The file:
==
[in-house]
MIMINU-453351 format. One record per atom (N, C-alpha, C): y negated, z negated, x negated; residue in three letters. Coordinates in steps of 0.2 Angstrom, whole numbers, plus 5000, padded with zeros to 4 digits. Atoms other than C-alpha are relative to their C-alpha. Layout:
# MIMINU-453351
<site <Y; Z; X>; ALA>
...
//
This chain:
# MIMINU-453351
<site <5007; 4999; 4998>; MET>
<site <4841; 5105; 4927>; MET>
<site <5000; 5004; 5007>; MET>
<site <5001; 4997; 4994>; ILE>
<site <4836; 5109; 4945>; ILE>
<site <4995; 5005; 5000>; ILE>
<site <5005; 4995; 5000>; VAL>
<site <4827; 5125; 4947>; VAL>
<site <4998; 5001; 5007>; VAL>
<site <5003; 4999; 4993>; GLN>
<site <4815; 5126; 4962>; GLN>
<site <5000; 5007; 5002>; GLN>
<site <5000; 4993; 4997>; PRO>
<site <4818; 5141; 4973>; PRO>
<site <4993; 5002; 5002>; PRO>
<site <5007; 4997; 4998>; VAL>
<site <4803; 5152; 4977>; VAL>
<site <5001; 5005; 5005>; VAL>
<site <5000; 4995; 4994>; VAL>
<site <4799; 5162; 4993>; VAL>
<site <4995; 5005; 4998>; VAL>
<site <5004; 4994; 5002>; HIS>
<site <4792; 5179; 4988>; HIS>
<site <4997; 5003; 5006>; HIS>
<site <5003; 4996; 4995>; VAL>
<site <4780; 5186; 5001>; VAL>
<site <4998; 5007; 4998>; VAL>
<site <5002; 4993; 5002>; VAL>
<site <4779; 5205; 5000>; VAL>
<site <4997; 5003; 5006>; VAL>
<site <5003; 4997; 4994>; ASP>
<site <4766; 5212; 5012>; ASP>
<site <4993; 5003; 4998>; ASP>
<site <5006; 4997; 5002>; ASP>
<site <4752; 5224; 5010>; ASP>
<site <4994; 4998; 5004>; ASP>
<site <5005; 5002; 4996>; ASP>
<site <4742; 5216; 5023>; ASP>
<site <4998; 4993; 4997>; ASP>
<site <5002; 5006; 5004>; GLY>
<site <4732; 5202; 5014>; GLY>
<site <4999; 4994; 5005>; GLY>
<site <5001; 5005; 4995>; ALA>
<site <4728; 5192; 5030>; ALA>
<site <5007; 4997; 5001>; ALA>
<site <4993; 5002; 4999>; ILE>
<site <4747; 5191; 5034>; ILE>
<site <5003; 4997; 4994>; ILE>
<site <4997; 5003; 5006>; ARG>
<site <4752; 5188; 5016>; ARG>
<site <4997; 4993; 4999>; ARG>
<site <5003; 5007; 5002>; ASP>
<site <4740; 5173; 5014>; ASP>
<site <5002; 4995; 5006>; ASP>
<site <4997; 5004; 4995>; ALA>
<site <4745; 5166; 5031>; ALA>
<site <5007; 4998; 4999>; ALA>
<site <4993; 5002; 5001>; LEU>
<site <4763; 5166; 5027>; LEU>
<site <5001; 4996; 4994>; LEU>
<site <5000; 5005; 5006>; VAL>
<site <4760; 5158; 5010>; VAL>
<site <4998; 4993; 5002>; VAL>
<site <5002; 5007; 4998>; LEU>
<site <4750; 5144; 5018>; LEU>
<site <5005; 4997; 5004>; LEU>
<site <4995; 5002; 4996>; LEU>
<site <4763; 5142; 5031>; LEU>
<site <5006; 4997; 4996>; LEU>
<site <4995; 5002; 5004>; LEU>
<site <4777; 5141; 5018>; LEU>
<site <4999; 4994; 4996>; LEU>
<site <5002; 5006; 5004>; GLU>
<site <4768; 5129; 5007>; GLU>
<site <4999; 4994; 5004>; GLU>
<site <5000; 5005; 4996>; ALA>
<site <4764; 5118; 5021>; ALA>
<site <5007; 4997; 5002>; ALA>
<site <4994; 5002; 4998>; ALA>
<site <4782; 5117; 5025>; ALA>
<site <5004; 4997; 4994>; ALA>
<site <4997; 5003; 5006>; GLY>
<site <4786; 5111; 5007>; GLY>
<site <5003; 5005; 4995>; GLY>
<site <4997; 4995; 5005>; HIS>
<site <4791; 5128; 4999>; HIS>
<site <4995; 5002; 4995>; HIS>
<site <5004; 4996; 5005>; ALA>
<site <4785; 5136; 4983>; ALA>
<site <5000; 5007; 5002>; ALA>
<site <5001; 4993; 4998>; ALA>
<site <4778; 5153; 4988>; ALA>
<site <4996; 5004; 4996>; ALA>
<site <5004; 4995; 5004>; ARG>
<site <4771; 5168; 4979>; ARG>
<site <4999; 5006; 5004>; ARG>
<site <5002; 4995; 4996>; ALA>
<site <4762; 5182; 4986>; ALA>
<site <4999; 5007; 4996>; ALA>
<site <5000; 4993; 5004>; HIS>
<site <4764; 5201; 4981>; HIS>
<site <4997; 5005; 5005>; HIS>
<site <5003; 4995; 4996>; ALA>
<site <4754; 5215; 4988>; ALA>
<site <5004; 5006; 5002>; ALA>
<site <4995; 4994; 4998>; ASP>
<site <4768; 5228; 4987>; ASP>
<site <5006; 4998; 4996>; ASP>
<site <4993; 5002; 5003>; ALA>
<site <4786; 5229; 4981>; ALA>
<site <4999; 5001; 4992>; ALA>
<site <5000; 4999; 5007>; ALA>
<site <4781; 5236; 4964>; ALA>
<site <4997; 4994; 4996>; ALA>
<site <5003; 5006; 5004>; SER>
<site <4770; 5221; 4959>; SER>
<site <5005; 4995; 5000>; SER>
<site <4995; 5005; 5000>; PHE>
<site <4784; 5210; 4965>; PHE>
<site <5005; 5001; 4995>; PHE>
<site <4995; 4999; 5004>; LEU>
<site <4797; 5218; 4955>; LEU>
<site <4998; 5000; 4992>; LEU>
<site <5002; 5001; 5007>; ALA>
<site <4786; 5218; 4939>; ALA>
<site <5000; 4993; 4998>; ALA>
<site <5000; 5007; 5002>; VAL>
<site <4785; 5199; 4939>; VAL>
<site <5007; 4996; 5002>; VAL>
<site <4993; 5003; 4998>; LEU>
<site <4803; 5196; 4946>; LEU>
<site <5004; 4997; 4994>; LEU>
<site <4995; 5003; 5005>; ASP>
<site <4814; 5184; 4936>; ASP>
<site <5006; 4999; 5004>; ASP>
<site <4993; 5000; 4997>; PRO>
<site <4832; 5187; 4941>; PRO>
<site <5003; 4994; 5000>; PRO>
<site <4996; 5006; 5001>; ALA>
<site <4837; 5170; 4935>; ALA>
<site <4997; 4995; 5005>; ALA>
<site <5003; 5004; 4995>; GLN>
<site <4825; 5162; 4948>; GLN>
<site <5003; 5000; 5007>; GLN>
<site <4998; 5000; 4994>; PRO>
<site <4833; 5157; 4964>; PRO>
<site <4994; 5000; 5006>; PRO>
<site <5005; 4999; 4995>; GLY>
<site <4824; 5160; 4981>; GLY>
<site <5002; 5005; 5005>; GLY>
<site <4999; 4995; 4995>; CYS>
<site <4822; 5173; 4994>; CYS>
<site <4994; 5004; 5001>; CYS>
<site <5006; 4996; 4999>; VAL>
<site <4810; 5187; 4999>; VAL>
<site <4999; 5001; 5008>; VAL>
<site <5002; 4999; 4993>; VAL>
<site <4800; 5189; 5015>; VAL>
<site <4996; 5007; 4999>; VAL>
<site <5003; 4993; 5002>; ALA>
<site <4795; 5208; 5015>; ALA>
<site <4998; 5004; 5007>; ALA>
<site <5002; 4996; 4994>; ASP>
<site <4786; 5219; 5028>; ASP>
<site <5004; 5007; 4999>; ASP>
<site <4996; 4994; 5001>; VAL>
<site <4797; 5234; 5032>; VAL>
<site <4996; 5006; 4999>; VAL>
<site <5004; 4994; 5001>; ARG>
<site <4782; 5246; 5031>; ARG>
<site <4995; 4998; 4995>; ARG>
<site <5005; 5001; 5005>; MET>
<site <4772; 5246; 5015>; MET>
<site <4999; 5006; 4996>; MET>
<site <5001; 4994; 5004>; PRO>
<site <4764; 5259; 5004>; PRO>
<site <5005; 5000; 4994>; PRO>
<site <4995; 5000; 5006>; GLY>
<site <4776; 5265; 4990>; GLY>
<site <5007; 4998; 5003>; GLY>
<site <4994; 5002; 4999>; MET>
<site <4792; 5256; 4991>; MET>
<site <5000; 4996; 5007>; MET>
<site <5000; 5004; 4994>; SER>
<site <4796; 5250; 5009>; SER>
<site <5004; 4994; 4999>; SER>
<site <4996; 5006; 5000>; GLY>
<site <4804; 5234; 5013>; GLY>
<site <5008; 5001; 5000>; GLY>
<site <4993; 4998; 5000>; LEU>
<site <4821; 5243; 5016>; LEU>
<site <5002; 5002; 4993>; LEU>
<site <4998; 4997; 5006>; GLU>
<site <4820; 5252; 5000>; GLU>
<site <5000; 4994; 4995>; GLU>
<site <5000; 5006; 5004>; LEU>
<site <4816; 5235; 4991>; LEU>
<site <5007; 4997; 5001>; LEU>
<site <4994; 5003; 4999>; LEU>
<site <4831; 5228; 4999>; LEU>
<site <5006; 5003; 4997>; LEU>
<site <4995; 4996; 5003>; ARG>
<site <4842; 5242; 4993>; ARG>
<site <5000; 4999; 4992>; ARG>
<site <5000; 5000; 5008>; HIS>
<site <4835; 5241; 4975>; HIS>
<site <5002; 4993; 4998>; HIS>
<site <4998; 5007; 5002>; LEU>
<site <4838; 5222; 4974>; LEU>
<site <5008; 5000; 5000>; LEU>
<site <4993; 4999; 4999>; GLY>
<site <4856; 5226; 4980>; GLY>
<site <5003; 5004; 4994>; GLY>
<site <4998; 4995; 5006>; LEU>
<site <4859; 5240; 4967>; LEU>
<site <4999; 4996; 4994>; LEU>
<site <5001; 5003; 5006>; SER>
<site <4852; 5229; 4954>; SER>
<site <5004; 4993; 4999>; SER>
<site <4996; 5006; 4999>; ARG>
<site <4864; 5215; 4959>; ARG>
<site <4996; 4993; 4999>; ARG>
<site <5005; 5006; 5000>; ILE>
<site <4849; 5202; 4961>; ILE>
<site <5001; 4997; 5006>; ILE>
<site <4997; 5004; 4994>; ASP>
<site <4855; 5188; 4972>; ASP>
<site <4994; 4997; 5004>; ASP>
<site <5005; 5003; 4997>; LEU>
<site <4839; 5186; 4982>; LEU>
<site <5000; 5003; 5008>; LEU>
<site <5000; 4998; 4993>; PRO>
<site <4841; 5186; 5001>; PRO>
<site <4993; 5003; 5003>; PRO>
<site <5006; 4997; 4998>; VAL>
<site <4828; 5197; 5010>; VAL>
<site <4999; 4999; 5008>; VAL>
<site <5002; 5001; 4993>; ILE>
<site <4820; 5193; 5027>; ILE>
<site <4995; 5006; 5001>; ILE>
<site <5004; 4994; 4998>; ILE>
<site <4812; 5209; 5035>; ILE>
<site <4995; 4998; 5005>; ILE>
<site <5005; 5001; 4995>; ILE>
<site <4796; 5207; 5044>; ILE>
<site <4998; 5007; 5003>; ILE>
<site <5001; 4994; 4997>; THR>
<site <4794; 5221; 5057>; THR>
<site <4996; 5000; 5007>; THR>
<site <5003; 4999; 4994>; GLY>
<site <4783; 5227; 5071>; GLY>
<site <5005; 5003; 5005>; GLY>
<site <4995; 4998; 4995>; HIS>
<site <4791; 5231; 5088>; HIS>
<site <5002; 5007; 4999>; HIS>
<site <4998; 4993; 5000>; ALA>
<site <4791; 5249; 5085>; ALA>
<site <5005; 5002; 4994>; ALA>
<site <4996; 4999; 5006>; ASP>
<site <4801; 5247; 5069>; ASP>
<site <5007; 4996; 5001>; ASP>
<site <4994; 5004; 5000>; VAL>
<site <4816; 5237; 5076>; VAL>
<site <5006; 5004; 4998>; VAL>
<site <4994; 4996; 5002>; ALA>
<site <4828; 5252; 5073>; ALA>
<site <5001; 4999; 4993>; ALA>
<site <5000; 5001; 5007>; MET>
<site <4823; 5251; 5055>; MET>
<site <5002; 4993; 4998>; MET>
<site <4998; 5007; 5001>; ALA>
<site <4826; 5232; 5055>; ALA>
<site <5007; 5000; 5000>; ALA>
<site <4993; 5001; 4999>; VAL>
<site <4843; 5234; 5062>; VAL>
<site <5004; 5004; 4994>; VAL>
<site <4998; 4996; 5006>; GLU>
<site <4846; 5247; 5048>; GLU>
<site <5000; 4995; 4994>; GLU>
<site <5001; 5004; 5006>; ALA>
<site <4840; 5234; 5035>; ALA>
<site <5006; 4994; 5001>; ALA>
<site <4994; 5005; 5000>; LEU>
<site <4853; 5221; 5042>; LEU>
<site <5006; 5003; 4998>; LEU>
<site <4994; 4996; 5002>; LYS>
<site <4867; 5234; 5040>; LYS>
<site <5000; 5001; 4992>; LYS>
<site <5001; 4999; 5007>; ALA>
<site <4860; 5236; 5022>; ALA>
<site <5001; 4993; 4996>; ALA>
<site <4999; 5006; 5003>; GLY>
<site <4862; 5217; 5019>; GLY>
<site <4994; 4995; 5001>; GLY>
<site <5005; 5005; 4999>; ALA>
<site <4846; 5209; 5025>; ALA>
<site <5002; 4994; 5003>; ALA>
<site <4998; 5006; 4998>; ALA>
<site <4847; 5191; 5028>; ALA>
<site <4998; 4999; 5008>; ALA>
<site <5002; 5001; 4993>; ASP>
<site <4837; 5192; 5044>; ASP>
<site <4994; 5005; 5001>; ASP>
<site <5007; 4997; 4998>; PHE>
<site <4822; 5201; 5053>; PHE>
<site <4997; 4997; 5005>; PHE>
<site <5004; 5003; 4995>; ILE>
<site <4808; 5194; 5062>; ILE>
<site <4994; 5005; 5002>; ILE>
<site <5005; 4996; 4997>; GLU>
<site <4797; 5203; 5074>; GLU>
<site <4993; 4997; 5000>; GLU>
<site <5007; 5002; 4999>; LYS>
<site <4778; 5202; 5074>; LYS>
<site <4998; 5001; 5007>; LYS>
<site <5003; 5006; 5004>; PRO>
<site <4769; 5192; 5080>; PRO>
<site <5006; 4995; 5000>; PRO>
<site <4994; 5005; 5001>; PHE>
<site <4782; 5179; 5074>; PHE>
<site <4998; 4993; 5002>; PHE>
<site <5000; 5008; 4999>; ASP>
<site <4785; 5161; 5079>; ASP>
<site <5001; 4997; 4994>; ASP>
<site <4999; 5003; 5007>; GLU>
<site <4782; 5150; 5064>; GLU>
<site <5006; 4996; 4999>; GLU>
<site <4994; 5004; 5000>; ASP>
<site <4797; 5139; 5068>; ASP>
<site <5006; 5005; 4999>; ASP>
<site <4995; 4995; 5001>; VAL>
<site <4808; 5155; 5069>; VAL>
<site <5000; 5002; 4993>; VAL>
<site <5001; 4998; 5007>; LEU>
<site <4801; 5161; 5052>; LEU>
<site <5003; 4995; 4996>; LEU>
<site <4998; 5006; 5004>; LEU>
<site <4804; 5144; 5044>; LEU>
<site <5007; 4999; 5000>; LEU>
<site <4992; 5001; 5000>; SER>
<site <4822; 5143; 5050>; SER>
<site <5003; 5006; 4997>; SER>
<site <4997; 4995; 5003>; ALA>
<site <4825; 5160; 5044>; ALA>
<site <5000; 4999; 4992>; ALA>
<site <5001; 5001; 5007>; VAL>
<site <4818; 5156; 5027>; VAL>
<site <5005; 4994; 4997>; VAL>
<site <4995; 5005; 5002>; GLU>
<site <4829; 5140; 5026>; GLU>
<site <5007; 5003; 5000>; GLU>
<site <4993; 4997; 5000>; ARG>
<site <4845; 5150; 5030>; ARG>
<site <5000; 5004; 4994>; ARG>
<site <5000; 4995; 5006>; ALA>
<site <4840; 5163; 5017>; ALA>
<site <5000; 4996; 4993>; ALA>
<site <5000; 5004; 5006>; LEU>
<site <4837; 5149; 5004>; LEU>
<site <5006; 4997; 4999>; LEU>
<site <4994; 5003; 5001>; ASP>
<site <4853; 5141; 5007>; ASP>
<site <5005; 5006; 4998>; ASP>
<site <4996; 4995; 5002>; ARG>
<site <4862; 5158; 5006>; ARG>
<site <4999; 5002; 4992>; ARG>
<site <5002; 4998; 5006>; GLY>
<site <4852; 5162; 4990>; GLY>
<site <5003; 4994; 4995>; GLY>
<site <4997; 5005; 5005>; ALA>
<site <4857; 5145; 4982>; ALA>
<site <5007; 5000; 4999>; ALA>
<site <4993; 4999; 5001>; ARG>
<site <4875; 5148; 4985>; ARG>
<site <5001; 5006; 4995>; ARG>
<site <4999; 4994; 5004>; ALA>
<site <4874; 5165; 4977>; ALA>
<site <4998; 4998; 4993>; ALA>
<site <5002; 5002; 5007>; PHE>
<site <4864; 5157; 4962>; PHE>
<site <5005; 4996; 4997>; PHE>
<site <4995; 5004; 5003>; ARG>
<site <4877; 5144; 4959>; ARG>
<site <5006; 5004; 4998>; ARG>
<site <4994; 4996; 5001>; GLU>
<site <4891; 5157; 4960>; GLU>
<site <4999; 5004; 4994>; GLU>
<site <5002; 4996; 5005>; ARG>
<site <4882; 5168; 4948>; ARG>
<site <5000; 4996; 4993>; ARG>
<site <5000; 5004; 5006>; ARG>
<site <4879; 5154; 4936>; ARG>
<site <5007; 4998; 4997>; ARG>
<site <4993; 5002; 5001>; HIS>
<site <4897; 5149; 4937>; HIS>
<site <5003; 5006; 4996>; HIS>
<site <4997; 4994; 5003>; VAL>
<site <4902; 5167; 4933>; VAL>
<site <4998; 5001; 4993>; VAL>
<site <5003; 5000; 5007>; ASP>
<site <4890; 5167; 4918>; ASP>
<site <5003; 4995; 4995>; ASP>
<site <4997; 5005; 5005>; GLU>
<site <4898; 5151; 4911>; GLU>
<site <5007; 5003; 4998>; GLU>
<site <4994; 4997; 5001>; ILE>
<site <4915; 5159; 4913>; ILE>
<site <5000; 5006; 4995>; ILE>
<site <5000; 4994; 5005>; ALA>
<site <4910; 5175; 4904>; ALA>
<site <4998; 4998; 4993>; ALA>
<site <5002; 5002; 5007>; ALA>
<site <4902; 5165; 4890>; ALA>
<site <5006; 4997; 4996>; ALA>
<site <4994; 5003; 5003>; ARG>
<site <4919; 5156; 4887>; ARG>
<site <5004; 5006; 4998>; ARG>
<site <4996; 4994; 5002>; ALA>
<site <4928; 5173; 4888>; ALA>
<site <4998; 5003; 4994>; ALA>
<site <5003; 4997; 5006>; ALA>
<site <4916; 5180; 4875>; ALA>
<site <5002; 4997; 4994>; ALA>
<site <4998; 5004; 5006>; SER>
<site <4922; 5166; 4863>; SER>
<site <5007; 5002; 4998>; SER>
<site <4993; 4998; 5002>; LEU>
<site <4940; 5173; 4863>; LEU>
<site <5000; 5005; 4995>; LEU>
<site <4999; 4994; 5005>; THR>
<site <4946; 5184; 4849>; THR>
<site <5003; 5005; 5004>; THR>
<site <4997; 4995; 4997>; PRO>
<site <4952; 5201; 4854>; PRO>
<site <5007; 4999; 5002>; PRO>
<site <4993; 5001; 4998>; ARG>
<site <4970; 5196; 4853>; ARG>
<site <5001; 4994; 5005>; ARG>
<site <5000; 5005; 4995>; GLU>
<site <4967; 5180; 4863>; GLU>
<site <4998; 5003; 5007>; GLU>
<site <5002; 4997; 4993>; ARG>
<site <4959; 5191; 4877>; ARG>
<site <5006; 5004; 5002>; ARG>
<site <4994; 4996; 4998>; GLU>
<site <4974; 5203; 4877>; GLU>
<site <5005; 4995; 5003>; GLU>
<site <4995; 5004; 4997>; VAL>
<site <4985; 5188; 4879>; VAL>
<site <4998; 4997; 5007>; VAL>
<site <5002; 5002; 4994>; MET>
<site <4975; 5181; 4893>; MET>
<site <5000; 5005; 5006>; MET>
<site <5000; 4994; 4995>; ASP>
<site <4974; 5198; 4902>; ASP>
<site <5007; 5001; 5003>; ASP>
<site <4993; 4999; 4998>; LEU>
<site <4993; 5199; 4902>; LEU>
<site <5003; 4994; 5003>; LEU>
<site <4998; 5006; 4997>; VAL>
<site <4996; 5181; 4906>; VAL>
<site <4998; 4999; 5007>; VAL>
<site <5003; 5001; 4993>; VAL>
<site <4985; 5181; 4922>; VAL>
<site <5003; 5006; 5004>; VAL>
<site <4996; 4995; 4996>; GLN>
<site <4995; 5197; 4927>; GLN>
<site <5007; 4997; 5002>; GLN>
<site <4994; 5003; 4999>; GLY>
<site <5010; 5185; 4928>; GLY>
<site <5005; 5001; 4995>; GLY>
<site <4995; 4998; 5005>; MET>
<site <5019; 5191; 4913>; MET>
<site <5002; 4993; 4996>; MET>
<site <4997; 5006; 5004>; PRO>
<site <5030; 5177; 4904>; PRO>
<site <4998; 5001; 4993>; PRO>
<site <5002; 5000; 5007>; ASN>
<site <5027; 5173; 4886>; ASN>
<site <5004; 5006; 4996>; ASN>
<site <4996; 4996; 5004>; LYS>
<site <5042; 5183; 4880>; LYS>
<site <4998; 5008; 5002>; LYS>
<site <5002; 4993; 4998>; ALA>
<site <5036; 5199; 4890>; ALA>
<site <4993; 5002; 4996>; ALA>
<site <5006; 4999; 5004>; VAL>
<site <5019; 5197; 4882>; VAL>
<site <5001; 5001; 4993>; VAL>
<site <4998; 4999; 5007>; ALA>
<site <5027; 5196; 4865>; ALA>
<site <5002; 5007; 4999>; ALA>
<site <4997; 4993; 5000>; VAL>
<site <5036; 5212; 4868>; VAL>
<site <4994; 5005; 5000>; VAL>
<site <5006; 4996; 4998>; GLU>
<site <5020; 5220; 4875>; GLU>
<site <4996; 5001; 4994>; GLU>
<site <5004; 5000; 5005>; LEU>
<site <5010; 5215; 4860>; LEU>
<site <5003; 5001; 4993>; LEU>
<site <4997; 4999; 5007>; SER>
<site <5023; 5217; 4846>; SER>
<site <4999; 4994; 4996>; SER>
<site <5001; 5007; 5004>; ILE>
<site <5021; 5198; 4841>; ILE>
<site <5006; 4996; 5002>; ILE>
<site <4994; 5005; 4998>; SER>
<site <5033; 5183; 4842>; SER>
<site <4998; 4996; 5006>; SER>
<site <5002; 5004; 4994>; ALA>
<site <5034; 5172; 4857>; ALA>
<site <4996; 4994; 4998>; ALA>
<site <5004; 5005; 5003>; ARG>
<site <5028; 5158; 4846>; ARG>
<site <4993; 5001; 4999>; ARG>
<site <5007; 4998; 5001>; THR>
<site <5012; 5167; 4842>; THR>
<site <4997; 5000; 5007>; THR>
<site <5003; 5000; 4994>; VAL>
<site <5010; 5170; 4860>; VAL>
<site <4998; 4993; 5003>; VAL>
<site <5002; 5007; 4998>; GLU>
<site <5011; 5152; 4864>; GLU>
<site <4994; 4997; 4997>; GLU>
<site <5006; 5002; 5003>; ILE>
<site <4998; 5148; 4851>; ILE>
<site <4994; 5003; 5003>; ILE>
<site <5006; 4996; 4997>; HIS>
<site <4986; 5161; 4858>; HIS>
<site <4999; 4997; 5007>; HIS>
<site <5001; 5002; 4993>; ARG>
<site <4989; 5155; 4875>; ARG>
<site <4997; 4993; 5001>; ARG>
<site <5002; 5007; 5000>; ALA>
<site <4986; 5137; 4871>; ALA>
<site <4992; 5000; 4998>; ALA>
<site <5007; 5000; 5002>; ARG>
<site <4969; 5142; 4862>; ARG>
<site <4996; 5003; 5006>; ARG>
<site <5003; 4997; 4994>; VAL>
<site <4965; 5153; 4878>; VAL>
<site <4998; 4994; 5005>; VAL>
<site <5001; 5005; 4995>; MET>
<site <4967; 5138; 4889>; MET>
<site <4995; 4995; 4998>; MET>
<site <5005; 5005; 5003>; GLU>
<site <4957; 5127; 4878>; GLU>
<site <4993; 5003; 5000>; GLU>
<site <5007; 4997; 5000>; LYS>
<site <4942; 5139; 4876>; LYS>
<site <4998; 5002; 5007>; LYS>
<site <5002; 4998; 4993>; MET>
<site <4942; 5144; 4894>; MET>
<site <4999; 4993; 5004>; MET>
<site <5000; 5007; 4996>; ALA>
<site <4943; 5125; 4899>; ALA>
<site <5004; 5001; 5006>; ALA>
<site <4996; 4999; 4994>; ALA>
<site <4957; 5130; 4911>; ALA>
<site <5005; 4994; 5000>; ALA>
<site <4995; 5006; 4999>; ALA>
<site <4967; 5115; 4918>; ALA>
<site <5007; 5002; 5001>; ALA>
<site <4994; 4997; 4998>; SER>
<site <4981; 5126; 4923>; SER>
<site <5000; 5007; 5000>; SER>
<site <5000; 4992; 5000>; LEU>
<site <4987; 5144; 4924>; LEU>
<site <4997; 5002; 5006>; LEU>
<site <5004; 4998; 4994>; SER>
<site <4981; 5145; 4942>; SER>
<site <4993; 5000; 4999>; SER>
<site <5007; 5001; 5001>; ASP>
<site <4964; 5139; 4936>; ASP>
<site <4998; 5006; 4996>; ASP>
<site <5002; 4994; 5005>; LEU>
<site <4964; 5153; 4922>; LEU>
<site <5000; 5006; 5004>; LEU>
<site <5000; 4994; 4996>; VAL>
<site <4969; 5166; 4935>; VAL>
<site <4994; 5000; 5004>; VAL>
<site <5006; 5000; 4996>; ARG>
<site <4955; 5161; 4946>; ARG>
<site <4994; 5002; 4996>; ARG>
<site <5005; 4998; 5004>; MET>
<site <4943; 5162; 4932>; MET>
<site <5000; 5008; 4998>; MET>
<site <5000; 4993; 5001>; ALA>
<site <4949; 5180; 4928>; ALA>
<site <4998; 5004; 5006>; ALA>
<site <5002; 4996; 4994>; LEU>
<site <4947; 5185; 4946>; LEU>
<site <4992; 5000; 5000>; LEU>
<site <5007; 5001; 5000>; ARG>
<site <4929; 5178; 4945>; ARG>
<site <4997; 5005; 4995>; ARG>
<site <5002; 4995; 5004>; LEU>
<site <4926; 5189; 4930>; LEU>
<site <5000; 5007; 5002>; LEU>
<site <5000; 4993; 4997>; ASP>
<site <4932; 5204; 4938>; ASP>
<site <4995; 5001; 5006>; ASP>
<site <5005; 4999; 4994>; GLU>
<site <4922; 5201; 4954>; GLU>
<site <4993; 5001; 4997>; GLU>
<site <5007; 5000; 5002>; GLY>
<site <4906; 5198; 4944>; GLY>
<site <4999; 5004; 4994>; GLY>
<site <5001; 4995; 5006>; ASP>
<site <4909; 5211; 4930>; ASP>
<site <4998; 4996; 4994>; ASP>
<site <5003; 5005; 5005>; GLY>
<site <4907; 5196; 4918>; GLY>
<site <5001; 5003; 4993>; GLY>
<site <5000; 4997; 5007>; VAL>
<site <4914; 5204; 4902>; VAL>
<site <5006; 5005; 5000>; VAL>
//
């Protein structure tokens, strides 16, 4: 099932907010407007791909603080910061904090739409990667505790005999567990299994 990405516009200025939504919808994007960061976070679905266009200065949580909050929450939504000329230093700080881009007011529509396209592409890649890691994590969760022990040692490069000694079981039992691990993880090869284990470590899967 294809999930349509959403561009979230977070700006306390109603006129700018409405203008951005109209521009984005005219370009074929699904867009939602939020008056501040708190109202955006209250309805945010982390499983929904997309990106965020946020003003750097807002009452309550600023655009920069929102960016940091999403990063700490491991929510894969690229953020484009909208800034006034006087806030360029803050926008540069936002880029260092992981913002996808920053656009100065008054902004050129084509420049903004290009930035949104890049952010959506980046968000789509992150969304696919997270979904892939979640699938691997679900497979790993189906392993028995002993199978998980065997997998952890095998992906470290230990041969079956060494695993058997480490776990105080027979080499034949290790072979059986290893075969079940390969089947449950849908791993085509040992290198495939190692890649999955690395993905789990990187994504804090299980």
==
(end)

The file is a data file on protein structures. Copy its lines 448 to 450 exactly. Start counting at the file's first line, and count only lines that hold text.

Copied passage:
<site <4967; 5180; 4863>; GLU>
<site <4998; 5003; 5007>; GLU>
<site <5002; 4997; 4993>; ARG>